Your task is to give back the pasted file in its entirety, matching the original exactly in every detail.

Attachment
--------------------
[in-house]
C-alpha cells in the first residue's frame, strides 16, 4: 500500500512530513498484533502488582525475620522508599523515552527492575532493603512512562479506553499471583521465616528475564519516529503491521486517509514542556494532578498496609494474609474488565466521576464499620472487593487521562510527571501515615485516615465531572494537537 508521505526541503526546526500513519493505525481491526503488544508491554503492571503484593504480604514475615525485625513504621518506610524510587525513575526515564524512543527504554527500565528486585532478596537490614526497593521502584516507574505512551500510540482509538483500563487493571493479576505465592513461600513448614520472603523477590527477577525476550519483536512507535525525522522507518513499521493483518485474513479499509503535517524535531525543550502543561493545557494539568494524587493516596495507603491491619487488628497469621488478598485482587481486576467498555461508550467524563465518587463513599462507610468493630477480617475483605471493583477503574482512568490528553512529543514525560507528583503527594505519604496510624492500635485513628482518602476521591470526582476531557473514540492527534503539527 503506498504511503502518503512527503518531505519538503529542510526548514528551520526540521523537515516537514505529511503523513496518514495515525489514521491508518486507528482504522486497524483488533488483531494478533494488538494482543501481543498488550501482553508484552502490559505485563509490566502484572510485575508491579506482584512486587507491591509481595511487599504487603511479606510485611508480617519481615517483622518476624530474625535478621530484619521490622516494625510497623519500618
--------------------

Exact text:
[in-house]
C-alpha cells in the first residue's frame, strides 16, 4: 500500500512530513498484533502488582525475620522508599523515552527492575532493603512512562479506553499471583521465616528475564519516529503491521486517509514542556494532578498496609494474609474488565466521576464499620472487593487521562510527571501515615485516615465531572494537537 508521505526541503526546526500513519493505525481491526503488544508491554503492571503484593504480604514475615525485625513504621518506610524510587525513575526515564524512543527504554527500565528486585532478596537490614526497593521502584516507574505512551500510540482509538483500563487493571493479576505465592513461600513448614520472603523477590527477577525476550519483536512507535525525522522507518513499521493483518485474513479499509503535517524535531525543550502543561493545557494539568494524587493516596495507603491491619487488628497469621488478598485482587481486576467498555461508550467524563465518587463513599462507610468493630477480617475483605471493583477503574482512568490528553512529543514525560507528583503527594505519604496510624492500635485513628482518602476521591470526582476531557473514540492527534503539527 503506498504511503502518503512527503518531505519538503529542510526548514528551520526540521523537515516537514505529511503523513496518514495515525489514521491508518486507528482504522486497524483488533488483531494478533494488538494482543501481543498488550501482553508484552502490559505485563509490566502484572510485575508491579506482584512486587507491591509481595511487599504487603511479606510485611508480617519481615517483622518476624530474625535478621530484619521490622516494625510497623519500618